- Two-day event organised by CSCF Foundation for Sports Integrity in collaboration with Estonian Centre of Integrity in Sports (ESTCIS)
- Twenty-five organisations in Estonia participated in the conference, engaging in educational presentations and fruitful seminars
- FIFPRO Senior Legal Counsel Alexandra Gómez Bruinewoud was one of the keynote speakers, presenting the issues of match-fixing from a player perspective
Tallinn, Estonia was the setting of IntegriSport 3.0’s latest awareness-raising session, where multiple stakeholders gathered on 7-8 February to educate law enforcement and judiciary on successfully combating sport manipulation.
The event, which was co-hosted by CSCF Foundation for Sport Integrity and the Estonian Centre of Integrity in Sports (ESTCIS), saw over 45 participants from 25 organisations in Estonia participate and engage in fruitful panel discussions and seminars.
Giving one of the keynote speeches was FIFPRO Senior Legal Counsel Alexandra Gómez Bruinewoud, whose player-centric presentation illustrated the need to protect players against match-fixing approaches, and the failures in the industry, such as systemic non-payment of salaries, which puts players in a very vulnerable situation towards match-fixing.
"Match-fixing is organised crime and an issue that cannot be solved in football alone," said Gómez Bruinewoud. "The football system fails the players systematically, so it provides a good terrain for this type of crime.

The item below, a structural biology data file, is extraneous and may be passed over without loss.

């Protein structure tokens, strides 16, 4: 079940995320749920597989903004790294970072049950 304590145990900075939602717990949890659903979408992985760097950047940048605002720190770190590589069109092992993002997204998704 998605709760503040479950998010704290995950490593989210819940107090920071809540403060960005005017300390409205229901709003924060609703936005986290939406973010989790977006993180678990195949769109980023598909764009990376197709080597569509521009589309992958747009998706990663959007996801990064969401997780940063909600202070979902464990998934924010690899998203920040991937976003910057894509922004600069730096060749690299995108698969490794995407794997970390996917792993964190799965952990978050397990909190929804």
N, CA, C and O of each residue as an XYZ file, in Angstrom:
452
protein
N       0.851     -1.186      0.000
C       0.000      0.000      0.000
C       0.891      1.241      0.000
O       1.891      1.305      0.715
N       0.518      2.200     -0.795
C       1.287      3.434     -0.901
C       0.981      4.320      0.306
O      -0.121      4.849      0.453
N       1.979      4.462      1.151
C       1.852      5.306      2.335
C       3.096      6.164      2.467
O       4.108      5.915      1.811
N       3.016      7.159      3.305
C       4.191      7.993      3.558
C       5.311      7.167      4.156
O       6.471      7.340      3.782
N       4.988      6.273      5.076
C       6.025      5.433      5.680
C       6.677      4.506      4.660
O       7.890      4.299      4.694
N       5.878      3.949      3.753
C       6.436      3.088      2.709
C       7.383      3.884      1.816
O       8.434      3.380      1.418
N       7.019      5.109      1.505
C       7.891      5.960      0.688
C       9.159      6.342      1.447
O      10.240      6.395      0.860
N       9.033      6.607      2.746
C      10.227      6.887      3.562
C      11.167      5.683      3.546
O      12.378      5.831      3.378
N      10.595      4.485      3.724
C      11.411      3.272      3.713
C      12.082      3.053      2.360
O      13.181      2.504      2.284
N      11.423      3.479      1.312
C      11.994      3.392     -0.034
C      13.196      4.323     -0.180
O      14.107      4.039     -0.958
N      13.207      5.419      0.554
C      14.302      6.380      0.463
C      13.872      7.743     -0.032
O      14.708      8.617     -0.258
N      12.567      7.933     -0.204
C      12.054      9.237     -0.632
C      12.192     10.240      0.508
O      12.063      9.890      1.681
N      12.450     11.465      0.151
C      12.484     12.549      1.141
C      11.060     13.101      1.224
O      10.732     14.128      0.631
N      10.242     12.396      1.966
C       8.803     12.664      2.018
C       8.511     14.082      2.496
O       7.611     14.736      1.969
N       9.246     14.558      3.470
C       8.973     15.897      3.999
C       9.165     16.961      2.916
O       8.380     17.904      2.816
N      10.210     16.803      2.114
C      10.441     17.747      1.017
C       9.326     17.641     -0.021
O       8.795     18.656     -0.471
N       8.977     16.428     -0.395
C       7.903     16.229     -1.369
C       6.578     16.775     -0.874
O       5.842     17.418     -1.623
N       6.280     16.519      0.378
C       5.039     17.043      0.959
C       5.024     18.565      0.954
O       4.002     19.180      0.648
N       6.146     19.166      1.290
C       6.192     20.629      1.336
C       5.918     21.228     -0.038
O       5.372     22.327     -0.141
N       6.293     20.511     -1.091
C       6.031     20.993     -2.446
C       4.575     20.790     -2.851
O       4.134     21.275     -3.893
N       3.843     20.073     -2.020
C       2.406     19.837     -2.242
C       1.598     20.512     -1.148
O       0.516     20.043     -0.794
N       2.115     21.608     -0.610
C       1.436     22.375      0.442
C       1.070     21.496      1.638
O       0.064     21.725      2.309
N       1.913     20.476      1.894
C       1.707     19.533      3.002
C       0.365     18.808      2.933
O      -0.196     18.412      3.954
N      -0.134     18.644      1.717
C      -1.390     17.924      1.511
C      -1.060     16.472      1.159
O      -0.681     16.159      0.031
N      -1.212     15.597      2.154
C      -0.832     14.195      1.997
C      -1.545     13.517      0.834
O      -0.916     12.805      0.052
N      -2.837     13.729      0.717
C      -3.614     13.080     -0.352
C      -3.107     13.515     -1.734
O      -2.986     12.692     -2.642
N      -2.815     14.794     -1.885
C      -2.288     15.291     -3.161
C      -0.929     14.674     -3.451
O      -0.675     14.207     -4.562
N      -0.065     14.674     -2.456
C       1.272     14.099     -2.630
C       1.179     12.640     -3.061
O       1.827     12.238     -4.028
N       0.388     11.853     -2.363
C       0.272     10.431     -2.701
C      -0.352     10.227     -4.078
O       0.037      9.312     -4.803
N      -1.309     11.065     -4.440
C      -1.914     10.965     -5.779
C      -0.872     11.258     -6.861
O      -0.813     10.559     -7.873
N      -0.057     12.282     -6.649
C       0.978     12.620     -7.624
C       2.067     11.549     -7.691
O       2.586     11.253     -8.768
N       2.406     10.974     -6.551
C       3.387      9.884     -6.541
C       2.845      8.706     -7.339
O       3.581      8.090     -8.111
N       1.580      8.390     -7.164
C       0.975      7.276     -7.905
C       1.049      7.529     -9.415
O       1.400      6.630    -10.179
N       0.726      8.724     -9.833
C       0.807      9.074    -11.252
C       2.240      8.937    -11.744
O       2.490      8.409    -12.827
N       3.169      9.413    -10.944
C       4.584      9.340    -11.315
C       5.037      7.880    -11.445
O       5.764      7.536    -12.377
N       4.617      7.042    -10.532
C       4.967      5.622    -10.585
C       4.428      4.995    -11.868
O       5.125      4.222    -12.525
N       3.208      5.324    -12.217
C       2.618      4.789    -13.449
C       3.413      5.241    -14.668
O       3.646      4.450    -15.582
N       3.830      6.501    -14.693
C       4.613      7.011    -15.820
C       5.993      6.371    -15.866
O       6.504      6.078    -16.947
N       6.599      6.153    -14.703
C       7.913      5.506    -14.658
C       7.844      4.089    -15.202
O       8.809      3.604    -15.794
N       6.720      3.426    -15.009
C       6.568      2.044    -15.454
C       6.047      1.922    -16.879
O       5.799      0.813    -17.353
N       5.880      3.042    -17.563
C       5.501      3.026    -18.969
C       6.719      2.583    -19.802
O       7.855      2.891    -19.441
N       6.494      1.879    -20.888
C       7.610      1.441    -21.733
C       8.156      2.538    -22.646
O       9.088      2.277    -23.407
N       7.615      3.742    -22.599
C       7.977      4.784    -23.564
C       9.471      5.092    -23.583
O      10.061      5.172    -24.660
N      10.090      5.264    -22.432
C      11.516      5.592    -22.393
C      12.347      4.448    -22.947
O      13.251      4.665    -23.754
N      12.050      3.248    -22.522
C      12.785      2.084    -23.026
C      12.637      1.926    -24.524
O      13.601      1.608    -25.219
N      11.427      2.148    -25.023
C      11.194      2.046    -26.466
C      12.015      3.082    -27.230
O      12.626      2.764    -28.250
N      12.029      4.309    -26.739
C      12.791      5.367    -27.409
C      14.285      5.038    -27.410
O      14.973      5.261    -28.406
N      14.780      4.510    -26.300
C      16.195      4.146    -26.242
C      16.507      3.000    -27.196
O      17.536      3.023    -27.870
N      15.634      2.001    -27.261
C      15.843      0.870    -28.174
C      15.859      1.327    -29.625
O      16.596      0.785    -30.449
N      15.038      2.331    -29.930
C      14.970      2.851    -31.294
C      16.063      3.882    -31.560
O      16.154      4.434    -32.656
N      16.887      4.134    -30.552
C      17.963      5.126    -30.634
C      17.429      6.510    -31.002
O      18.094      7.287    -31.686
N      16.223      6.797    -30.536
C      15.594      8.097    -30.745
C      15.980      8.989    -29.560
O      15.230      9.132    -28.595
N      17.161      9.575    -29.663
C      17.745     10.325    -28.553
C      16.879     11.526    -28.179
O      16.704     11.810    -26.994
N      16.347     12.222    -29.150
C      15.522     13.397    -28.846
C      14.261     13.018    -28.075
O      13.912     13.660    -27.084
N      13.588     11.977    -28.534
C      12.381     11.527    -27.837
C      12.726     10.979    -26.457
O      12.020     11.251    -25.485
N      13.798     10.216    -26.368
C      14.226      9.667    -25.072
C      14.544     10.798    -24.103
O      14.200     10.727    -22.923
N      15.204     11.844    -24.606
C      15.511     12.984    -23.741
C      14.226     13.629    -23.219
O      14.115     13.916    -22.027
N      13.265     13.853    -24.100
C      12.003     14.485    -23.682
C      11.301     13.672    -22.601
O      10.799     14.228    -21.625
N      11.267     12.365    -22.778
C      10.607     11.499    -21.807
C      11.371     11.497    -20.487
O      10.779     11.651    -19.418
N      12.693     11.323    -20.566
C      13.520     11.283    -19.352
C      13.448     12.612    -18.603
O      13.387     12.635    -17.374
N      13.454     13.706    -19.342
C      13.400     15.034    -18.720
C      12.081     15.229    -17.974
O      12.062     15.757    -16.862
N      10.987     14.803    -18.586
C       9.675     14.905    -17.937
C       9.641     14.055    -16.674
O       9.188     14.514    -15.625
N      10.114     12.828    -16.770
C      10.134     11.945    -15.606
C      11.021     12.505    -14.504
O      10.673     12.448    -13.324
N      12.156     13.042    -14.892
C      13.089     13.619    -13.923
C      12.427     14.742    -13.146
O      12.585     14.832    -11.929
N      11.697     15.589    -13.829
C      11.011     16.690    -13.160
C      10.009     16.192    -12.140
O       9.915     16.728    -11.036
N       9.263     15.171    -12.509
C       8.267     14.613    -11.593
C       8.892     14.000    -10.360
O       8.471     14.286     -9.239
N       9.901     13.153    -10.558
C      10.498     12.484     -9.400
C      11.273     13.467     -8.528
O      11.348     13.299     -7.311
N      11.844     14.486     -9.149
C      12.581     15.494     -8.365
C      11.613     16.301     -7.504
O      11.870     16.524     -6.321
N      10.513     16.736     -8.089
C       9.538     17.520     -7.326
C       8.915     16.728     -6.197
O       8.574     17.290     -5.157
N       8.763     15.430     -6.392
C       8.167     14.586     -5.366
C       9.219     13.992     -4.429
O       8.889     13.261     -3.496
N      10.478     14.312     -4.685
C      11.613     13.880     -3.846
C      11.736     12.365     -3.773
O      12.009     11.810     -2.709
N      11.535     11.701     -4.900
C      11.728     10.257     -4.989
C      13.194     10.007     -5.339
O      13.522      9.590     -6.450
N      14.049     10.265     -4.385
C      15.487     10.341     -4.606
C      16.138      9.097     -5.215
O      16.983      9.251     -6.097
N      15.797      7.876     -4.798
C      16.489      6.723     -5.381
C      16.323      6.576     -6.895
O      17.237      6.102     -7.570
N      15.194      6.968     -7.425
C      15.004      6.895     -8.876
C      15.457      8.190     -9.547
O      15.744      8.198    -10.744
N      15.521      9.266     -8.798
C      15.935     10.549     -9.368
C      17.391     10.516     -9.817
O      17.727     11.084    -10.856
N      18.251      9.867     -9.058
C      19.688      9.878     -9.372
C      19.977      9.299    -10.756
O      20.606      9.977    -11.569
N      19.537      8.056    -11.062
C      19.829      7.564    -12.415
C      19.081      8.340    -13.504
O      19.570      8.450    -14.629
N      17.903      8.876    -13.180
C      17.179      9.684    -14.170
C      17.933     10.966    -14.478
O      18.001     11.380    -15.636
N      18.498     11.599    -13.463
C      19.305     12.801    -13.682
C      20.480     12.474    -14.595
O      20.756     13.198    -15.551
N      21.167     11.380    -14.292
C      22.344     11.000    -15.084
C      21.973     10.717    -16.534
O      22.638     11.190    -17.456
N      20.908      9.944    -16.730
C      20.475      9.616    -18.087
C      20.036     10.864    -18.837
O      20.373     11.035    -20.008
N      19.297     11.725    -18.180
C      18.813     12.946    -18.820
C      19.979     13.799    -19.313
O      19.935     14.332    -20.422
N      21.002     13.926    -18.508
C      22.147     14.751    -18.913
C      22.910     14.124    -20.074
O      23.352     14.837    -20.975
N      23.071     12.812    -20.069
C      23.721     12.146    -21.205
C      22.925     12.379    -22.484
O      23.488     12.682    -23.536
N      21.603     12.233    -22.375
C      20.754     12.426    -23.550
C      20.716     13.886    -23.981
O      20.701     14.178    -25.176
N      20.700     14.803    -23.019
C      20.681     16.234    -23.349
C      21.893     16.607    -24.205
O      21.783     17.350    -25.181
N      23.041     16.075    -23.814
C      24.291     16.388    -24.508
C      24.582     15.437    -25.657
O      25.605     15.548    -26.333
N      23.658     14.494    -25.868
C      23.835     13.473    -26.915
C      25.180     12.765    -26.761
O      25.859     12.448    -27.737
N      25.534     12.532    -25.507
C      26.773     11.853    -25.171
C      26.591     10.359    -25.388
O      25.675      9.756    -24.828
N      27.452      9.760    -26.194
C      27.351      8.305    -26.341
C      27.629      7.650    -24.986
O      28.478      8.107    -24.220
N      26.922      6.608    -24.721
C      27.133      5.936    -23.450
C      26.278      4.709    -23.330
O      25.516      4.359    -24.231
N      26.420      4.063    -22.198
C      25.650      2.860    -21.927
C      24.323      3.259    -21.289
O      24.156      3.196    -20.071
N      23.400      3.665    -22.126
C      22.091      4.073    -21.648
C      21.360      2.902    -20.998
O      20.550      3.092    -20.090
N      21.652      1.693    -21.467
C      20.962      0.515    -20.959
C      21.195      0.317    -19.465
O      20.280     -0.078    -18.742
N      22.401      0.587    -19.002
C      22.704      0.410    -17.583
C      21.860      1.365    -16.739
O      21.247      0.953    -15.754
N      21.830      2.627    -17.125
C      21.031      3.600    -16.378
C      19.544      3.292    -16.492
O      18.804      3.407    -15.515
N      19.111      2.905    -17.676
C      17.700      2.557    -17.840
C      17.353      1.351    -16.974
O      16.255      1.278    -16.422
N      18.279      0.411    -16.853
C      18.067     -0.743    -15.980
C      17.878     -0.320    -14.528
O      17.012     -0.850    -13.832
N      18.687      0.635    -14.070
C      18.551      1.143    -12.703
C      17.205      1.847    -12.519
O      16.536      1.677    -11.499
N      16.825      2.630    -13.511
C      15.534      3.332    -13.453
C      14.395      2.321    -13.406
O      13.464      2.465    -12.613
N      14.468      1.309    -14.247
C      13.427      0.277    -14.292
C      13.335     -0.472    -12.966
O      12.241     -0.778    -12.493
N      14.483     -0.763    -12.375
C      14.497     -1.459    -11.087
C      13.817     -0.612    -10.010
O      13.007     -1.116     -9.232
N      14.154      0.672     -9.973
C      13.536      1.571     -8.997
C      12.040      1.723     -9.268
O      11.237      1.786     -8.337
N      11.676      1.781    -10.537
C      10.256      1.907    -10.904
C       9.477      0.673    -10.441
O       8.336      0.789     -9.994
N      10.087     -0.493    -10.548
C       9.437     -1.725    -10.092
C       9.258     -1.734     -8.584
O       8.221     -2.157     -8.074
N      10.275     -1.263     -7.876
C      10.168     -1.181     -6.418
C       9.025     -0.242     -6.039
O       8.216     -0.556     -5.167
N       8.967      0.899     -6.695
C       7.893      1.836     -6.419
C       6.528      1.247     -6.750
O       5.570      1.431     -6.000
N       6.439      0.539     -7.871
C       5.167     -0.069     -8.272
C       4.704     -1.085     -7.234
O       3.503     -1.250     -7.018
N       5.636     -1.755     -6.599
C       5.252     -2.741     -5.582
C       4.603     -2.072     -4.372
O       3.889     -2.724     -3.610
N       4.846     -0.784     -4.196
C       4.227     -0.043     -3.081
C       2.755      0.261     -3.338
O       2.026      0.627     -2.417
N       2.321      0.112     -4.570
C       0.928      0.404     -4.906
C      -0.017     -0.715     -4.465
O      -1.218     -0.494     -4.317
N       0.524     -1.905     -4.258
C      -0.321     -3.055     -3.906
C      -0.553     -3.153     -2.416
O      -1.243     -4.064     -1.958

"It is therefore vital that the system is improved, that clubs comply with their most basic obligation of payment, and that there is close cooperation with football stakeholders, law enforcement and police to tackle this issue and protect players from this threat in their workplace."
The Red Button app: Tackling match-fixing in football
Football is the most-targeted sport by international organised crime, according to Europol. Those engaging in this criminal behaviour will often exploit players who are in financial difficulties, such as those not regularly receiving their salary.
To protect players and support the fight against match-fixing, FIFPRO launched the Red Button app in 2020 which allows footballers to report match-fixing approaches safely and anonymously.
“It is the players who are often the victims in cases of match-fixing,” said Gómez Bruinewoud. “The Red Button app is distributed by FIFPRO and its member unions and is recognised by FIFA's dedicated integrity department and UEFA as a valid reporting tool.
“FIFPRO and domestic player unions around the world are committed to ensuring players enjoy a healthy and safe working environment – and in the context of sport manipulation, the Red Button app empowers players to safely report match-fixing approaches by anonymously alerting law enforcement and authorities in their country.”
What is IntegriSport 3.0?
Integrisport 3.0 is a project established by CSCF Foundation for Sports Integrity to provide theoretical and practical support for law enforcement and judiciaries in Austria, Bulgaria, Estonia, Greece, Romania, and Spain, co-financed by the European Union, on fighting sport manipulation.
The latest awareness-raising session reaffirmed the need for cross-stakeholder collaboration and illustrated how the threat of sport manipulation is stretching into esports.
"Our aim with the awareness-raising session in Estonia was to convey a clear message to all stakeholders: the threat of manipulation in both traditional sports and esports is a pressing challenge that requires deeper understanding and collective action,” said CSCF Foundation for Sport Integrity Director Norbert Rubicsek.
“Additionally, our efforts focused on bridging the gap between law enforcement and the esports sector, highlighting specific vulnerabilities, and emphasising the critical support needed to uphold the integrity of sports. We are confident that this session has substantially strengthened the stakeholders' approach to combating sports crime, especially within the rapidly evolving esports landscape."